Economy: Two Views: Federal Meddling: Boon or Panacea?
Six months ago, the longest, deepest recession since the Great Depression officially ended, and things should be looking up. Corporate profits are at record levels and the stock market has rebounded.
Unemployment, however, remains unacceptably high. It’s worrisome that American corporations have found a way to make large profits without creating jobs.
We might take heart that official unemployment is down to 9.5 percent from its peak of 10.6 percent. Sadly, that reduction is not from new jobs, but because the labor force is shrinking. Many of the long-term unemployed are retiring early or giving up in despair. More than 7 million Americans have left the labor pool for good.
At the moment, interest rates are at rock-bottom levels and American corporations are sitting on over $1.9 trillion in cash. Yet companies are not expanding. It makes little sense to build or expand facilities when so much existing capacity stands idle and demand is weak.
We face a classic chicken-and-egg conundrum. Without more jobs, there will be little growth in demand for goods and services. And without that demand, companies have no need to hire. Breaking that cycle will not be easy.
Corporations exist solely to reward their investors by generating profits, so it falls to us (through our government) to spur job creation and economic activity, while at the same time taking steps to prevent future Great Recessions. Republicans and Democrats support sharply differing approaches.
Democrats believe that the only entity with the size and tools to turn this situation around is the federal government. It’s done so before, and we must engage it again. The recent recession did significant damage to the economy, and the repairs will be neither cheap nor quick.
The usual tool for economic stability is the nation’s central bank, the Federal Reserve. In normal times, the Fed can adjust interest rates upward to cool an overheating economy or reduce them to encourage investment and growth. We are now in what economists call a “liquidity trap.” Interest rates are near zero and have been for quite a while. Since they can go no lower, the Fed has few options.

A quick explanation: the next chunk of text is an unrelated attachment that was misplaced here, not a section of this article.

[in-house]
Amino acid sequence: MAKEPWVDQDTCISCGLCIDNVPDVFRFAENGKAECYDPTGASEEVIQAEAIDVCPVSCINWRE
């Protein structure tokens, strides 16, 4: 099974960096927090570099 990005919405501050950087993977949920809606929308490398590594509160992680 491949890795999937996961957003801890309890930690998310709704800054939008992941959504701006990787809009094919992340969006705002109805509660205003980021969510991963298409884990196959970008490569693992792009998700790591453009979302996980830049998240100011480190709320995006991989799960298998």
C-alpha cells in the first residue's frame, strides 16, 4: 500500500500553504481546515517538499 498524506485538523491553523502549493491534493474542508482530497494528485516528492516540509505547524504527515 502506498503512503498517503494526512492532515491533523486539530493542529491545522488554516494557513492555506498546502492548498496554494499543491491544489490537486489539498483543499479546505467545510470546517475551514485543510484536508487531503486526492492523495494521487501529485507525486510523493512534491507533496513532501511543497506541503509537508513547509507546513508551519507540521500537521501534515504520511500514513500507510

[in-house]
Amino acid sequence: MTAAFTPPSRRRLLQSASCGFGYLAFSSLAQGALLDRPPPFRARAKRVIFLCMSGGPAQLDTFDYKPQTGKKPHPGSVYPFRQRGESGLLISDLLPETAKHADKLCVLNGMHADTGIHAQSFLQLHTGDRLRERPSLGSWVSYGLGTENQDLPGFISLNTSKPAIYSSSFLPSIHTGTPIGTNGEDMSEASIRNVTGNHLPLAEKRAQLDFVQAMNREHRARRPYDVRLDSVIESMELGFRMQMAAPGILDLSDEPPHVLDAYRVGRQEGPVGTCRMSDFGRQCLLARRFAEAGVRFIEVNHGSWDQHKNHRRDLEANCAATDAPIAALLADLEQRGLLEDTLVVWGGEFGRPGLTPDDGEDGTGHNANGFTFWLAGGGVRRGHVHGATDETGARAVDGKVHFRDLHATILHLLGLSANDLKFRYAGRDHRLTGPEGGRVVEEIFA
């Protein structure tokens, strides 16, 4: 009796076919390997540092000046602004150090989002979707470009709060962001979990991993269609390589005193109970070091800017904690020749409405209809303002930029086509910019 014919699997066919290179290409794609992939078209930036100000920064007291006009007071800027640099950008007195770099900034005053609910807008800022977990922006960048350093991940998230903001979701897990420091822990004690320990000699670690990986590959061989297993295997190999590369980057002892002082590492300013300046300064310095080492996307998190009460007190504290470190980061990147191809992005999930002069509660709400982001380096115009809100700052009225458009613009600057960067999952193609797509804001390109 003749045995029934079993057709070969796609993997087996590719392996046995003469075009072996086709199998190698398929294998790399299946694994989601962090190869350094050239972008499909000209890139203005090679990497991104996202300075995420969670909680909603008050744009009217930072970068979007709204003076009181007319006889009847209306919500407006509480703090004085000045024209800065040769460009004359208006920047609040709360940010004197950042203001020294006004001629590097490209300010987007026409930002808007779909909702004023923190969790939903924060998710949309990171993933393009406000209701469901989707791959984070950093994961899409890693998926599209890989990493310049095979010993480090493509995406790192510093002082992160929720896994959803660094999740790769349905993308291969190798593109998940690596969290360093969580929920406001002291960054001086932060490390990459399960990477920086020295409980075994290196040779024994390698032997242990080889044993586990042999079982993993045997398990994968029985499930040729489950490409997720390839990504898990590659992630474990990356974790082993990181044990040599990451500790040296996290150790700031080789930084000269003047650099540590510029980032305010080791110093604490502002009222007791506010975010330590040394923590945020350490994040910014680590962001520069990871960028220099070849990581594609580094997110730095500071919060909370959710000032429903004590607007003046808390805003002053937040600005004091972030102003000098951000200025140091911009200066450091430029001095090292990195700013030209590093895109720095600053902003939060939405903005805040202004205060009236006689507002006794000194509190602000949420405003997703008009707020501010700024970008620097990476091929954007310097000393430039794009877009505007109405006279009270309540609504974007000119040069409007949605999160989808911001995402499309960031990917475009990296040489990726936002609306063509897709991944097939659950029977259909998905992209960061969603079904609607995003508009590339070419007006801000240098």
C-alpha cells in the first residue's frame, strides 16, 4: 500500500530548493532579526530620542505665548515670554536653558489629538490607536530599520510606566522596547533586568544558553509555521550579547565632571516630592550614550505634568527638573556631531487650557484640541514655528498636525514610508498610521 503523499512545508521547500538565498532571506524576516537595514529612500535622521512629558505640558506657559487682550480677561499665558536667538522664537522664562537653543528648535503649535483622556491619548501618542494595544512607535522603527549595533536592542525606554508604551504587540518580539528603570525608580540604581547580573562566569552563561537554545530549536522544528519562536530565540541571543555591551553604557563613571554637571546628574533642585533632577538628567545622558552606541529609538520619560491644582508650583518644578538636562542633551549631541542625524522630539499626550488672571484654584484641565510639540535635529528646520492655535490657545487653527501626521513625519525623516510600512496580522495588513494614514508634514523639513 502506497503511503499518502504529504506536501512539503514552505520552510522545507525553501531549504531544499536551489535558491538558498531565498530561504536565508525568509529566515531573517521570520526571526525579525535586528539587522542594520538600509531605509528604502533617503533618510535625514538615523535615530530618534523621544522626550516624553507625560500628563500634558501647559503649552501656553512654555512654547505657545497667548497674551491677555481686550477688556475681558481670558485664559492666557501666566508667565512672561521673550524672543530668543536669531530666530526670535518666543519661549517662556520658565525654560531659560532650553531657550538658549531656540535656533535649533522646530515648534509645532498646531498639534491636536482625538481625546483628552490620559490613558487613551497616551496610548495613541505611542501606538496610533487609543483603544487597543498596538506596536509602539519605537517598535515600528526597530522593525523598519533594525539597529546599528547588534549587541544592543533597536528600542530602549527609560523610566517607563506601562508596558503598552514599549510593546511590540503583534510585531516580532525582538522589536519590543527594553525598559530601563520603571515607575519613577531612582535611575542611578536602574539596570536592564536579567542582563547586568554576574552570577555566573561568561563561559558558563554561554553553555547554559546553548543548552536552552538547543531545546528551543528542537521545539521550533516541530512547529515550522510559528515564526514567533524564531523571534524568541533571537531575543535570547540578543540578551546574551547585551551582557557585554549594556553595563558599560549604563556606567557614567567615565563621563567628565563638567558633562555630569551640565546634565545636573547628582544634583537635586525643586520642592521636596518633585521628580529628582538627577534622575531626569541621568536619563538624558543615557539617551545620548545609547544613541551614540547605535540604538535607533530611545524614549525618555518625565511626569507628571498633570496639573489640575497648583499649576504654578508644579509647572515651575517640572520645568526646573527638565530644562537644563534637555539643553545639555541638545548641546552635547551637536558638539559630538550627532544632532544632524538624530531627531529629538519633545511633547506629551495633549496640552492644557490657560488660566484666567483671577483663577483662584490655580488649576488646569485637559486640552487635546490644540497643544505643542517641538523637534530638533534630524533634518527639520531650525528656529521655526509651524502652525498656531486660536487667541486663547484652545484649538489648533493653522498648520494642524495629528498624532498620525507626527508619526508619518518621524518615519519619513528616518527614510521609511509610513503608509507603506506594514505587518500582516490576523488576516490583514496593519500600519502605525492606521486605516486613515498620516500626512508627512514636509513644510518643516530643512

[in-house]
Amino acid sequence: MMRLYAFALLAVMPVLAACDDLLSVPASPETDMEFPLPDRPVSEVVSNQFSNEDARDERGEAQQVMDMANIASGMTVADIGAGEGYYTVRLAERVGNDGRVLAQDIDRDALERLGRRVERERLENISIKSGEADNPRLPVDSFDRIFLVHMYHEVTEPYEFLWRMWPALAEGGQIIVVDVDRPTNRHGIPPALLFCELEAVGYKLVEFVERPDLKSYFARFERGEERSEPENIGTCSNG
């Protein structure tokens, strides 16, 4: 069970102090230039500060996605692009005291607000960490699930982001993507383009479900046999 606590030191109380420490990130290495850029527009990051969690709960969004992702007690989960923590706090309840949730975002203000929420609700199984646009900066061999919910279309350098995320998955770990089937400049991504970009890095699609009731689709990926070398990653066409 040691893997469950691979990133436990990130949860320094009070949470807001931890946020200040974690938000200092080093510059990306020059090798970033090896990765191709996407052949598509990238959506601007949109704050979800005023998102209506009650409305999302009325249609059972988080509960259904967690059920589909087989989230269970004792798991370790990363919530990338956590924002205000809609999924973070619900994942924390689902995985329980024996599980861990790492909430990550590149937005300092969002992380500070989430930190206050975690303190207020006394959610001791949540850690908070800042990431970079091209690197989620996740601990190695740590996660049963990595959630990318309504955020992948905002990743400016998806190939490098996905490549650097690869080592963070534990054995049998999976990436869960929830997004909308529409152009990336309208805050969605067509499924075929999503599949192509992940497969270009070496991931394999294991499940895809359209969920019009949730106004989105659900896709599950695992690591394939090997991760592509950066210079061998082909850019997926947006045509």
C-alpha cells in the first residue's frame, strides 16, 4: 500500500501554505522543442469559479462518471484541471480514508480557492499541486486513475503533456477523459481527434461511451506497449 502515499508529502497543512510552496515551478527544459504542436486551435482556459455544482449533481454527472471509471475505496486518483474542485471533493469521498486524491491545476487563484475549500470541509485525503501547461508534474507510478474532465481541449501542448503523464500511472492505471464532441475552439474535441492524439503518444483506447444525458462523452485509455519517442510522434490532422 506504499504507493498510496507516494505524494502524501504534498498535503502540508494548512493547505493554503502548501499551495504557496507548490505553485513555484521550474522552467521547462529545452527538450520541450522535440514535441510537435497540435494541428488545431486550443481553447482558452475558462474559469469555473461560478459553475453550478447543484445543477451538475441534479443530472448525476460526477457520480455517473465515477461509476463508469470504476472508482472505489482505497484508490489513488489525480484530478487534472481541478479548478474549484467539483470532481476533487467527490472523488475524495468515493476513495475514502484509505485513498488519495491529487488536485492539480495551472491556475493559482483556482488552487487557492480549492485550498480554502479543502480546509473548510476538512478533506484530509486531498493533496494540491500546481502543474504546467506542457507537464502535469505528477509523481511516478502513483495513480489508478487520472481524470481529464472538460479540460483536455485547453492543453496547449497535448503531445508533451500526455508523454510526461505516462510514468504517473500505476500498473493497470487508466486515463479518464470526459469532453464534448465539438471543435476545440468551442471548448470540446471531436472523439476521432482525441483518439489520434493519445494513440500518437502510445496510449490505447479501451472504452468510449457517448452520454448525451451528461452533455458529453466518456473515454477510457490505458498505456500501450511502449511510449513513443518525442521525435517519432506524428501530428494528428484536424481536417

Our best hope is deficit spending.
The Obama administration tried that with mixed results. Economists suggest that two factors interfered. One was that it was too small, limited by political opposition. The other was a sharp decline in spending by state governments. It was the latter that canceled out much of the benefit. Helping states cope with the downturn in tax revenues is a critical need. Cuts being inflicted in education are especially harmful to our economic future.
Although the Obama administration’s stimulus package stopped the rapid pace of job loss, our economy remains stuck in neutral. More is needed, and conditions are ripe for improving our infrastructure for future growth.
With interest rates low, the costs for repairing our roads and bridges, improving our airports and air traffic systems, and speeding up our rails will be far less than they would be in normal times. For too long this country has neglected the infrastructure that is crucial for economic activity.
Too, there are opportunities in alternative energy technologies and other emerging industries that could benefit from government help.
Opponents of government action point to deficits as a crisis and would have us believe that we are facing bankruptcy. Those fears are overblown and are mostly partisan rhetoric. Those voices were silent when the Reagan/Bush administrations tripled the national debt and the G.W. Bush presidency doubled it. The deficit is only a problem if we choose not to prosper.
The reality is that if we were in true fiscal trouble, borrowing costs would skyrocket as investors covered their perceived risk. But Treasury securities are currently at record lows, which suggest a high degree of confidence.
America is not broke. We remain the wealthiest country in the world, with a GDP equal to the two nearest economies combined. Our task is to restore our growth.
Essential to any fix is the return to strict regulation of our financial markets, and a sensible tax policy. Congress unwisely dismantled the structure that aided the growth and stability of our economy after the Depression. Coupled with the recently extended Bush tax cuts, which discourage productive investment in favor of gambles on dicey financial instruments, our economic growth has been stunted.
Only by harnessing the immense resources of our country can we take on a task as daunting as the one we face. Tax cuts haven’t done it. Allowing our roads and bridges to decay hasn’t helped. Firing teachers won’t improve the prospects for our grandchildren. Dismantling the Social Security system will only plunge the elderly into poverty. Allowing health care costs to soar has led to the decline of our middle class.
No nation can restore its greatness by cutting back. America must grow or face decline. Our job, as citizens, is to spur our elected representatives to get past their rhetoric and engage responsibly to accomplish the serious tasks before them. We must not let them inflict serious damage on working Americans in the guise of “shared sacrifice.”
Jim Heim is chairman of the Moore County Democratic Party. Contact him at firstname.lastname@example.org.
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